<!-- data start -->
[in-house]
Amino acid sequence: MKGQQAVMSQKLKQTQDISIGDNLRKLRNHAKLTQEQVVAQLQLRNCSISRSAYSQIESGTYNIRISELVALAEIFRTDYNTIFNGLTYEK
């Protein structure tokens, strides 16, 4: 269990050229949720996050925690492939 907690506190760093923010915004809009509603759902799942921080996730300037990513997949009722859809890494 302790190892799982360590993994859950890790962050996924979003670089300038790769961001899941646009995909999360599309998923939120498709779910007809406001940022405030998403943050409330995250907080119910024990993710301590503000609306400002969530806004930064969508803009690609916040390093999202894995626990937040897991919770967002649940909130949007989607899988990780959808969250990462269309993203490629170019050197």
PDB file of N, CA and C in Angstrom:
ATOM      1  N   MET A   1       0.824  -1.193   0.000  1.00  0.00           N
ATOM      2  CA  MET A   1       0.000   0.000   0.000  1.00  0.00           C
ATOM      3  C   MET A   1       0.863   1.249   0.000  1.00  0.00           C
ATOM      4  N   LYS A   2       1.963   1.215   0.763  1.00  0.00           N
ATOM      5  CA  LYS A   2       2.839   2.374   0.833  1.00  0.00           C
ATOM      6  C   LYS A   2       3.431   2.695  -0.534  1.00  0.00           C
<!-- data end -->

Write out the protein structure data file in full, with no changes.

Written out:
[in-house]
Amino acid sequence: MKGQQAVMSQKLKQTQDISIGDNLRKLRNHAKLTQEQVVAQLQLRNCSISRSAYSQIESGTYNIRISELVALAEIFRTDYNTIFNGLTYEK
């Protein structure tokens, strides 16, 4: 269990050229949720996050925690492939 907690506190760093923010915004809009509603759902799942921080996730300037990513997949009722859809890494 302790190892799982360590993994859950890790962050996924979003670089300038790769961001899941646009995909999360599309998923939120498709779910007809406001940022405030998403943050409330995250907080119910024990993710301590503000609306400002969530806004930064969508803009690609916040390093999202894995626990937040897991919770967002649940909130949007989607899988990780959808969250990462269309993203490629170019050197």
PDB file of N, CA and C in Angstrom:
ATOM      1  N   MET A   1       0.824  -1.193   0.000  1.00  0.00           N
ATOM      2  CA  MET A   1       0.000   0.000   0.000  1.00  0.00           C
ATOM      3  C   MET A   1       0.863   1.249   0.000  1.00  0.00           C
ATOM      4  N   LYS A   2       1.963   1.215   0.763  1.00  0.00           N
ATOM      5  CA  LYS A   2       2.839   2.374   0.833  1.00  0.00           C
ATOM      6  C   LYS A   2       3.431   2.695  -0.534  1.00  0.00           C